Stress has been found to affect the nervous system in ways that can trigger life-threatening heart problems in women, a new study has found.
Emotional stressors, such as those that cause angry outbursts, can change a woman's heart rate and lead to a type of coronary artery dysfunction that occurs more frequently in women than men, according to researchers at the Barbra Streisand Women's Heart Center at the Cedars-Sinai Heart Institute.
In findings presented at the American Psychosomatic Society's annual meeting in San Francisco, the medical investigators said such triggering events may explain why many women's heart problems go undetected by doctors at hospitals and clinics, Medical Xpress reports.
"Women who go to emergency rooms and cardiologists because they have chest pain often are told that their arteries are clear and their hearts are fine. But the reality is that women's coronary artery disease tends to be different from men's," said C. Noel Bairey Merz, M.D., a professor of medicine and medical director of the Barbra Streisand Women's Heart Center.
In men with coronary artery disease, the large arteries feeding the heart tend to become clogged by plaque, and these blockages are evident on coronary angiograms, Dr. Bairey Mertz explained. But women may have no evidence of arterial obstruction, even though they experience chest pain related to lack of oxygen to the heart.
"In women, the large arteries may remain clear but the smaller branches that connect to the even-smaller capillaries lose their ability to widen," she said. "Whether the large arteries are blocked or the small arterioles don't function correctly, the result is the same — the heart becomes starved for oxygen."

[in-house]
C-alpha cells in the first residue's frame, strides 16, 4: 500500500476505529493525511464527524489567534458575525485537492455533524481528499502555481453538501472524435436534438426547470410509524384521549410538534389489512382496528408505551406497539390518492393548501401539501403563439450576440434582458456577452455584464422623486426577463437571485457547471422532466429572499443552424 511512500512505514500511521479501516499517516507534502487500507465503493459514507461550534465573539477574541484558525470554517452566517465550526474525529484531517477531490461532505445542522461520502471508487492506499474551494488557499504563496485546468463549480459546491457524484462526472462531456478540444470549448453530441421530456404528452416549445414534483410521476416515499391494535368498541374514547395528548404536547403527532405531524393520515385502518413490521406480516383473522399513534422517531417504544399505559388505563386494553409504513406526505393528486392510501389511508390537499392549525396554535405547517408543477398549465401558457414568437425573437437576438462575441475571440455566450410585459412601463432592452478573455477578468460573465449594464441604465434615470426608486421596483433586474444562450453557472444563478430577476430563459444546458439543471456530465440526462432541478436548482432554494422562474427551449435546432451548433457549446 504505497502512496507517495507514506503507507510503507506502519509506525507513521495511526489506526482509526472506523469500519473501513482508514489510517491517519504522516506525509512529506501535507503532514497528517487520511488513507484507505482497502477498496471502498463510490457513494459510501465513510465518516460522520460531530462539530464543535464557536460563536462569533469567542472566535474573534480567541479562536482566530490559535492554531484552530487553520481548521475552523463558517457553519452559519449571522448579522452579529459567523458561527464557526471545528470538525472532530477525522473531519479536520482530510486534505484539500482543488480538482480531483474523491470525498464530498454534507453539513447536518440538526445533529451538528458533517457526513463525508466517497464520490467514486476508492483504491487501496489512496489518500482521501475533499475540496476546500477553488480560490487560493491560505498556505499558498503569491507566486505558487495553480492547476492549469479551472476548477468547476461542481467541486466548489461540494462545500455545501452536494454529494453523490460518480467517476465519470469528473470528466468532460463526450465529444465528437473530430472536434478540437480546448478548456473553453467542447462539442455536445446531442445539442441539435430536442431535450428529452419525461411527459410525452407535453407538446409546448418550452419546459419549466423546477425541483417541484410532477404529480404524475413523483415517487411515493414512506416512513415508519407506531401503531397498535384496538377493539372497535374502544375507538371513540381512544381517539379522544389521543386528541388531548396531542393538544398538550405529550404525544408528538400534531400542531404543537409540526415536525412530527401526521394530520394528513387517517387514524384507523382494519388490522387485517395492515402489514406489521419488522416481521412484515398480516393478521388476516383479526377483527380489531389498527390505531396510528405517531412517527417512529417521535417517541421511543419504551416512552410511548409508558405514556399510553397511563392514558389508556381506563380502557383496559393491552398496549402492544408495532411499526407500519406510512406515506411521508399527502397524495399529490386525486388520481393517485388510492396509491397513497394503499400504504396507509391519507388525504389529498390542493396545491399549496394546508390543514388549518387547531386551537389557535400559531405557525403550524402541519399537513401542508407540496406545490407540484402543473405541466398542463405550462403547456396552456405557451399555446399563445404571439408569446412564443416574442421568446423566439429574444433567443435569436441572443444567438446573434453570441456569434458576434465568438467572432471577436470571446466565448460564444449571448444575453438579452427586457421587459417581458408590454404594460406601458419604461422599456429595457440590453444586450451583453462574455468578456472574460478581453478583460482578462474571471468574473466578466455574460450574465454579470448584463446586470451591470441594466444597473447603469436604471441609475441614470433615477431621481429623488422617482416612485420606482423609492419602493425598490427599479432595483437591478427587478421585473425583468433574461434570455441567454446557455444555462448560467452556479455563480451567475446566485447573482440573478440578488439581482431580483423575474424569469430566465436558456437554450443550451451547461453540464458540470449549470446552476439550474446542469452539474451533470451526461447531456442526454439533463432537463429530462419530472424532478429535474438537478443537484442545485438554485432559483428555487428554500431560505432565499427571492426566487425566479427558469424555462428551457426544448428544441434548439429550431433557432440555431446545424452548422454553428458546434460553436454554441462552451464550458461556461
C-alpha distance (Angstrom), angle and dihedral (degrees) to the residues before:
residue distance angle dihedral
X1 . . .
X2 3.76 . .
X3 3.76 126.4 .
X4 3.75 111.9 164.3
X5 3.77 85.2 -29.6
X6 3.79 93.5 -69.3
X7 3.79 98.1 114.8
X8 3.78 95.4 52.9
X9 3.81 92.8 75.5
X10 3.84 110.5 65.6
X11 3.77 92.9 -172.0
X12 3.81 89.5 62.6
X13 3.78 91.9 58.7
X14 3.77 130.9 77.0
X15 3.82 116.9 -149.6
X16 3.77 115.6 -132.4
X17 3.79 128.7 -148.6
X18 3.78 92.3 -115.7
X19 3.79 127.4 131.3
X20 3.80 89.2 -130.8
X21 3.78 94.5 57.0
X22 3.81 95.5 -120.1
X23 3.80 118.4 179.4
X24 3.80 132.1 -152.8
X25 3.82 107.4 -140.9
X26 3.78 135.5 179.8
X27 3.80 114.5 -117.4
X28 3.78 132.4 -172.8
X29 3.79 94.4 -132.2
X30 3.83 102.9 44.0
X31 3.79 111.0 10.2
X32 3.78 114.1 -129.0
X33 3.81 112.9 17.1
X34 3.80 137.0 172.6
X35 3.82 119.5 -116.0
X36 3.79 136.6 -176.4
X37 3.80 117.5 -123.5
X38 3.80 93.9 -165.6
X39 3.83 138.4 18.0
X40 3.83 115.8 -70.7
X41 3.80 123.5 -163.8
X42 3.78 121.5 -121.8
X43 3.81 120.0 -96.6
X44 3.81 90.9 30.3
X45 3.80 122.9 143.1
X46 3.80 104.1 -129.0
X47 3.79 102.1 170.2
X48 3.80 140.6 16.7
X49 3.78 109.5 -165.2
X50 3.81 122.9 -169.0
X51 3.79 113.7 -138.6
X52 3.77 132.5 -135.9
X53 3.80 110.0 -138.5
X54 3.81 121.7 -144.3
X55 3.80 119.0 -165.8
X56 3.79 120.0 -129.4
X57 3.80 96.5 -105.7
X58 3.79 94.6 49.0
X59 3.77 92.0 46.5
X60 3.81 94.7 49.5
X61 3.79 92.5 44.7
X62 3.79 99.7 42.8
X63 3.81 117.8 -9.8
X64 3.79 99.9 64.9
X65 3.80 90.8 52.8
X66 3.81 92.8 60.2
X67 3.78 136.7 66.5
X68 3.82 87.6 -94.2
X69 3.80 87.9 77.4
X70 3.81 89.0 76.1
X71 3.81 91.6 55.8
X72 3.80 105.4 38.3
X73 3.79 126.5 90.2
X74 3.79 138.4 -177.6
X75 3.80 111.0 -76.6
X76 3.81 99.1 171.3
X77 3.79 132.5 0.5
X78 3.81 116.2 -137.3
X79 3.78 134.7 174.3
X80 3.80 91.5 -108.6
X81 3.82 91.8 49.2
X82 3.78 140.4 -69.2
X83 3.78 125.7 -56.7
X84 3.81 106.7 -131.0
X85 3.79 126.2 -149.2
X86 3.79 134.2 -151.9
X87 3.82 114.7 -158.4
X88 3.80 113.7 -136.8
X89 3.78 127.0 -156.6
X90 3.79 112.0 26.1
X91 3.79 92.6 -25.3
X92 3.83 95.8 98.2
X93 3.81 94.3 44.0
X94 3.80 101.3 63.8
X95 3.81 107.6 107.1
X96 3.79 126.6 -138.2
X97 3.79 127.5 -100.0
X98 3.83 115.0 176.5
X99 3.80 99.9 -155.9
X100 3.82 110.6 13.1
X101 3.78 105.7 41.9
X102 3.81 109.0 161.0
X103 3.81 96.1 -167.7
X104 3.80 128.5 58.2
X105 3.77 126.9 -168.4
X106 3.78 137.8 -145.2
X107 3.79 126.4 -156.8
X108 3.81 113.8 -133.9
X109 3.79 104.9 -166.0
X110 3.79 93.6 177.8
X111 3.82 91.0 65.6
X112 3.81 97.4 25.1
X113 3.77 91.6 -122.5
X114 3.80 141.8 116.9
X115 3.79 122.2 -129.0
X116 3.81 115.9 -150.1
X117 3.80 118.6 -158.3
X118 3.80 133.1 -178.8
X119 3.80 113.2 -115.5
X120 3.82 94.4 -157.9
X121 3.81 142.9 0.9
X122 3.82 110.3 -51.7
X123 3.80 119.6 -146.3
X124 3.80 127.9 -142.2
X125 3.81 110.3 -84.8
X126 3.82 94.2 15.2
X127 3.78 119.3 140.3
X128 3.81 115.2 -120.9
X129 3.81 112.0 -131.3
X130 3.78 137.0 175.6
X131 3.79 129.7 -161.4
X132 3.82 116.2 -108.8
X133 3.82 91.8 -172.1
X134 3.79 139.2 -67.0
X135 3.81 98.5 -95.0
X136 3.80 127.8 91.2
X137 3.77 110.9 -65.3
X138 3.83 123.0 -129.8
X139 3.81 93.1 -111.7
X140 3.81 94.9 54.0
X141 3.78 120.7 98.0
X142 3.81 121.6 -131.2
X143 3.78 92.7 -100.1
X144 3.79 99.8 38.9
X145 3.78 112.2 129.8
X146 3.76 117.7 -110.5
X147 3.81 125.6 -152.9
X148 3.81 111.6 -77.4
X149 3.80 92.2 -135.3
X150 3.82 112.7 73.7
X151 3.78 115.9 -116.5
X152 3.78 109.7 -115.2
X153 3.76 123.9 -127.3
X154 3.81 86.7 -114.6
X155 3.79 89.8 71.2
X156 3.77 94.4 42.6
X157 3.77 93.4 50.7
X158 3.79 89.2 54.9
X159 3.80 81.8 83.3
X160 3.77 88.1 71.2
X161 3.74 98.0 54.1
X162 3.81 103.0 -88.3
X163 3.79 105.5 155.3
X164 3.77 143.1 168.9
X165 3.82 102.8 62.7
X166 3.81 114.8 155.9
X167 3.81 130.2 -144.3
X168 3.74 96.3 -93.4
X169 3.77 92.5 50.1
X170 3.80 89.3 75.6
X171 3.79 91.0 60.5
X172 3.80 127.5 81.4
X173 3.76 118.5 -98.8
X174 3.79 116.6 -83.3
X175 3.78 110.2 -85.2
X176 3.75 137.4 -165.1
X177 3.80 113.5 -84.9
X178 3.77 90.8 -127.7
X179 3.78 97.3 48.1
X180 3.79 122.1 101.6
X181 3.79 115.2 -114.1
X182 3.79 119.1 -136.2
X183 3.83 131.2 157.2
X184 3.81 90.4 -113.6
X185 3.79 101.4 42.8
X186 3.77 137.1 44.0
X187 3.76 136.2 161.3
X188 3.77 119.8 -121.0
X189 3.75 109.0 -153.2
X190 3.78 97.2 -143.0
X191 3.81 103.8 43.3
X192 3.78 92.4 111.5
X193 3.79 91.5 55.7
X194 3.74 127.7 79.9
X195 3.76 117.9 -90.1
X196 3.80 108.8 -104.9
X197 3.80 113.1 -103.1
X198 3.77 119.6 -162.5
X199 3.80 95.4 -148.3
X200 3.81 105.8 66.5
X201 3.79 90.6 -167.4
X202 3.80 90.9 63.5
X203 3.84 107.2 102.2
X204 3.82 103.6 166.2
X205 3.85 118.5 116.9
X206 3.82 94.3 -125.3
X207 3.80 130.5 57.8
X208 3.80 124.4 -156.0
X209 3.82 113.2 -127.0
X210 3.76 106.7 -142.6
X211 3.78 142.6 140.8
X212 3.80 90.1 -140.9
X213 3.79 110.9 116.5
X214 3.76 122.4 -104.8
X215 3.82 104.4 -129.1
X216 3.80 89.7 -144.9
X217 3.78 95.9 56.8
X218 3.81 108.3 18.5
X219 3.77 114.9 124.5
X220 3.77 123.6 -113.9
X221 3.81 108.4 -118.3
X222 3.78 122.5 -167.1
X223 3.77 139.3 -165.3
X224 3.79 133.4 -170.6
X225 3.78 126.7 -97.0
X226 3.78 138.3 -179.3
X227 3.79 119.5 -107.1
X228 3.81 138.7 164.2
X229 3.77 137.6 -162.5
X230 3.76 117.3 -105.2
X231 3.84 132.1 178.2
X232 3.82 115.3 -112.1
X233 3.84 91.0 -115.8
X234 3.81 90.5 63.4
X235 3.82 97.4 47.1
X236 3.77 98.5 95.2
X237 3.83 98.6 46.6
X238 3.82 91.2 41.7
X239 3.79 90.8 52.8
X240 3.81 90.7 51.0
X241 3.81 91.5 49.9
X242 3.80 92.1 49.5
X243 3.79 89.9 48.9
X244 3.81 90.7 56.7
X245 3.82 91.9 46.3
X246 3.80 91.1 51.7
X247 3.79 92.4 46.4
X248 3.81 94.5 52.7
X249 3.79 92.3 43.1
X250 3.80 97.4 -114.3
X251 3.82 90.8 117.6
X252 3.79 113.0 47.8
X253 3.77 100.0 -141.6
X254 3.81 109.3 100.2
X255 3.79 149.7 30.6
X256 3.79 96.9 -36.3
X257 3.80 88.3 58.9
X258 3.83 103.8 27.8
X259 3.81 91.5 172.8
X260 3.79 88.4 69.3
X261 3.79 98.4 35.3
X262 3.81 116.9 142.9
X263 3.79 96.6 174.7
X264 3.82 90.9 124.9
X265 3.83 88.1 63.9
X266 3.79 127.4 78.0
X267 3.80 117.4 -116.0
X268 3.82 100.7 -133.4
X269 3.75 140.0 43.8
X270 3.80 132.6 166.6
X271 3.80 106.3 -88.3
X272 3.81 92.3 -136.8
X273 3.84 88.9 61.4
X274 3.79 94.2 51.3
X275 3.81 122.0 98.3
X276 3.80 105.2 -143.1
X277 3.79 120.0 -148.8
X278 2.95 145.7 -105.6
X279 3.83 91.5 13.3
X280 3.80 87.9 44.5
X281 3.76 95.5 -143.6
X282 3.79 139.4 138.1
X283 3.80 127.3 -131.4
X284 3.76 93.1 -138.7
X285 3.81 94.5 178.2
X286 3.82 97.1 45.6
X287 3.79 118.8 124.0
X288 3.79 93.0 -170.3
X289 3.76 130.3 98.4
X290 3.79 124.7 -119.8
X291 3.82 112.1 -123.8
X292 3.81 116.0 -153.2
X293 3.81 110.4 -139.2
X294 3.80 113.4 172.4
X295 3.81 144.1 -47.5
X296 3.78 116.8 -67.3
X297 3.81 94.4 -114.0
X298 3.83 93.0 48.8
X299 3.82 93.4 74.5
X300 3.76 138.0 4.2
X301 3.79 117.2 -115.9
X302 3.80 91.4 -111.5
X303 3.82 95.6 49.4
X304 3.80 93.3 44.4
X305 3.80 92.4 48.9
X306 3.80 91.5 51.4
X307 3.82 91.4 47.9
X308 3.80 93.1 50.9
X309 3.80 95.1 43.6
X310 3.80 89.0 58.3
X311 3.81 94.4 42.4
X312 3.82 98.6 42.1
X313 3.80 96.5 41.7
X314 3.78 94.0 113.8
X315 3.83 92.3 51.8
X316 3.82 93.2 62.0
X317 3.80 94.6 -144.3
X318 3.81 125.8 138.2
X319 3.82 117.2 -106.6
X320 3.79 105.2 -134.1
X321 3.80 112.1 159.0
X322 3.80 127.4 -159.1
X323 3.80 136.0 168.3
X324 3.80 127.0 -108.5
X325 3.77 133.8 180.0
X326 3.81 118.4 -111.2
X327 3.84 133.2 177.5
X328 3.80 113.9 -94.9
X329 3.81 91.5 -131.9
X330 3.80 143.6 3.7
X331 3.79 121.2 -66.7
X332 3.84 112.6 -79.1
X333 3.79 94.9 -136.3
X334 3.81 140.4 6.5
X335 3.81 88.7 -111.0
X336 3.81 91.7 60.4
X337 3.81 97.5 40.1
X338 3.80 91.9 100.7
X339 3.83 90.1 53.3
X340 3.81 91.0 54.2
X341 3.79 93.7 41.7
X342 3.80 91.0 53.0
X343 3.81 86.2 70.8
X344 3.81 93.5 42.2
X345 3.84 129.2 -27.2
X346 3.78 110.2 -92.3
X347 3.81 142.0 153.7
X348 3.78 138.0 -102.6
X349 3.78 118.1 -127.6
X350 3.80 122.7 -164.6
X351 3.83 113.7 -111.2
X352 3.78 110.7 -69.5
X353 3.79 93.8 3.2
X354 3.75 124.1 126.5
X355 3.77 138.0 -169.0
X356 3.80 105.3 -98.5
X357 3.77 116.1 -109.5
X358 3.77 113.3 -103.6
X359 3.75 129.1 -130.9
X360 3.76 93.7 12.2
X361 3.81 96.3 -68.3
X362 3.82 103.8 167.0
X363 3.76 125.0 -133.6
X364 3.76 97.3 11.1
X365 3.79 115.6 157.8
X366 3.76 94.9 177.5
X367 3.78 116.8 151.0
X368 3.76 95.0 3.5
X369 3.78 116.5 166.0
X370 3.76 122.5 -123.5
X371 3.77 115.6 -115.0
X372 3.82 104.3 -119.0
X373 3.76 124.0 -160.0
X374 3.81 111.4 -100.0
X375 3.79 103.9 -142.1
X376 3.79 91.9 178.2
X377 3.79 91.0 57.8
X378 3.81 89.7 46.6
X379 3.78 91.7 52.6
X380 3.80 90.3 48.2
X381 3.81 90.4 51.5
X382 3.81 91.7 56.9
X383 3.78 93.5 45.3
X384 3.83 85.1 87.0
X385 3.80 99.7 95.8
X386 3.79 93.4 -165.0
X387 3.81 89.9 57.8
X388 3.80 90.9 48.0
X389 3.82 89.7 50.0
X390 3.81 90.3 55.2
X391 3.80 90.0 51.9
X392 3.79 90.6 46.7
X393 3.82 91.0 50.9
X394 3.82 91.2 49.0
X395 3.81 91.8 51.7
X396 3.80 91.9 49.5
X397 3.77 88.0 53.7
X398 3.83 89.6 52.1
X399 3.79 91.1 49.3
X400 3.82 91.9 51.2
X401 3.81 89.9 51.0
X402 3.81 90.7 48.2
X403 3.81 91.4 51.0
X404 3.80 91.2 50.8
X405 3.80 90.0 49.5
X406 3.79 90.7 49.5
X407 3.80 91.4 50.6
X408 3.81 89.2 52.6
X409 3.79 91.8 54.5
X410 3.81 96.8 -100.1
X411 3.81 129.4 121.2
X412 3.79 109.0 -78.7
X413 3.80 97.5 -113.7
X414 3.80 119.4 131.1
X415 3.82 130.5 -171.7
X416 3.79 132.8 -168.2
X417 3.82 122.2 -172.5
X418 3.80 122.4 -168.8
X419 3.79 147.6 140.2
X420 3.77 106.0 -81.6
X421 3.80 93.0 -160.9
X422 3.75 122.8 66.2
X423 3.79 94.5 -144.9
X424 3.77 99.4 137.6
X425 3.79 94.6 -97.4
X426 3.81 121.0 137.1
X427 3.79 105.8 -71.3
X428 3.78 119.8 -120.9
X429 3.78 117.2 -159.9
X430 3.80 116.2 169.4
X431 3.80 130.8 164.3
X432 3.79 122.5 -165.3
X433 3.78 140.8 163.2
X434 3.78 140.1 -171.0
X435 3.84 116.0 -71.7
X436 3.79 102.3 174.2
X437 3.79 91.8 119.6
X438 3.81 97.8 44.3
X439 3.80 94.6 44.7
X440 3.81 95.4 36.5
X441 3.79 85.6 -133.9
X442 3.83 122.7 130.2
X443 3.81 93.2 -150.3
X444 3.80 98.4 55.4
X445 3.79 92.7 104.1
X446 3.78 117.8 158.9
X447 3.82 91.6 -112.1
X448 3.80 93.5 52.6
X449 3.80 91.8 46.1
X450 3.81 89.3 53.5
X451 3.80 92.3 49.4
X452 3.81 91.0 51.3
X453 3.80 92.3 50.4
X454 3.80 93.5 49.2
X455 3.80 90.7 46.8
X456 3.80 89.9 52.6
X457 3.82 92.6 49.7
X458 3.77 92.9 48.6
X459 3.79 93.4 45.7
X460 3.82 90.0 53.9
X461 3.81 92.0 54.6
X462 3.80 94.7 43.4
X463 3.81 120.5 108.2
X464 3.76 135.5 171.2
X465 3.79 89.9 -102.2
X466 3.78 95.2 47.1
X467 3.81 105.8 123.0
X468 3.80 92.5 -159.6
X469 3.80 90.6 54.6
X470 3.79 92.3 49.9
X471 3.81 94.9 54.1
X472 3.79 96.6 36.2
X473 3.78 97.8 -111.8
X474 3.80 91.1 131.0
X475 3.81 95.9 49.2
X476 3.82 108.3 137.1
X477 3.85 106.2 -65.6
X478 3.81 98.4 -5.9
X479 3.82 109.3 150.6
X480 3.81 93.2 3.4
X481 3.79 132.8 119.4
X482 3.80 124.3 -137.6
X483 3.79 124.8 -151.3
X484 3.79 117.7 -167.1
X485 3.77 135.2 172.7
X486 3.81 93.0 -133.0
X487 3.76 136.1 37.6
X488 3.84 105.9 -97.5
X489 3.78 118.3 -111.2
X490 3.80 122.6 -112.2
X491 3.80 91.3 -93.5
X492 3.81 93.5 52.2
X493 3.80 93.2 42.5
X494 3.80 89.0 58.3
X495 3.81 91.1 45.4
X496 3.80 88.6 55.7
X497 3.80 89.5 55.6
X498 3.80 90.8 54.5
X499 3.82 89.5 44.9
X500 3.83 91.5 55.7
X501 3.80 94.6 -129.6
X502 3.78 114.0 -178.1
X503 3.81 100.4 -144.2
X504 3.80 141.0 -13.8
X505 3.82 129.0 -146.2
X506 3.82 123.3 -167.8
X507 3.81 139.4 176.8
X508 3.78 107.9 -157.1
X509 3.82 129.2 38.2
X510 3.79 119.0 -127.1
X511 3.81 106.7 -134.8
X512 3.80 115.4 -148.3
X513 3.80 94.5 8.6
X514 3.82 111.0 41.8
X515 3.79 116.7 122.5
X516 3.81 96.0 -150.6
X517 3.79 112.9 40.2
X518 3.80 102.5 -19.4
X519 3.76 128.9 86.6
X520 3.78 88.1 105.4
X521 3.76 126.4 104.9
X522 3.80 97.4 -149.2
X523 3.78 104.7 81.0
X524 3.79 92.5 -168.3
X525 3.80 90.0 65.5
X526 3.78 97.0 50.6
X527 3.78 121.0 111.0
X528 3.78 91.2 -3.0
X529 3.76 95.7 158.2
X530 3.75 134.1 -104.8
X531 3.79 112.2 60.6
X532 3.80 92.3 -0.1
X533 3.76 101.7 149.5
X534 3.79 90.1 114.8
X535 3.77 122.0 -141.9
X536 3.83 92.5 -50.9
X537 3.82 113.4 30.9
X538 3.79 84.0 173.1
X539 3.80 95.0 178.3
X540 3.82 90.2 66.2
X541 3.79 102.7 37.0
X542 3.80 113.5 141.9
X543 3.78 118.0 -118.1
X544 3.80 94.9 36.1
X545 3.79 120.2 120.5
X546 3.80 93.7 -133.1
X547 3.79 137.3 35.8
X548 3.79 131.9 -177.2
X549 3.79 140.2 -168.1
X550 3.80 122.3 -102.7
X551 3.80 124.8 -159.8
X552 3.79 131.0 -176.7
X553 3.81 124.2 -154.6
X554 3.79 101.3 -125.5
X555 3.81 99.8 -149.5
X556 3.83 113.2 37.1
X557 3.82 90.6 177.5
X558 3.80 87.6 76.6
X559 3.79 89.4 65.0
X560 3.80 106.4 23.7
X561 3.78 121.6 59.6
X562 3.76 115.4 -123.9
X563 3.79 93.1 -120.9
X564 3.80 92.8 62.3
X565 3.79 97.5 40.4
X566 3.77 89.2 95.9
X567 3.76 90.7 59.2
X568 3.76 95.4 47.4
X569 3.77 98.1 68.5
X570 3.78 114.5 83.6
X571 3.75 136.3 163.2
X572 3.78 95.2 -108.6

Bairey Merz heads up the Women's Ischemic Syndrome Evaluation study — sponsored by the National Heart, Lung, and Blood Institute — which has brought to light many gender-related differences in heart disease.
For the latest study, researchers tracked 16 women diagnosed with a condition known as coronary microvascular dysfunction, along with eight others who did not have the condition. The women's heart rate and blood pressure were measured at rest and when they were subjected to several types of stress using standardized tests for anger, performing mental arithmetic, and having a cold pack placed on the forehead.
Both groups responded in the same way to the stressors — except when dealing with the emotional stress of anger. In women with microvascular dysfunction, emotional stress increased sympathetic nerve stimulation — associated with a quickened heart rate — and decreased parasympathetic nerve activity, which relaxes and slows heart rate.
The results indicate emotional stress may trigger microvascular dysfunction and lead to heart attacks and other cardiac problems in women.
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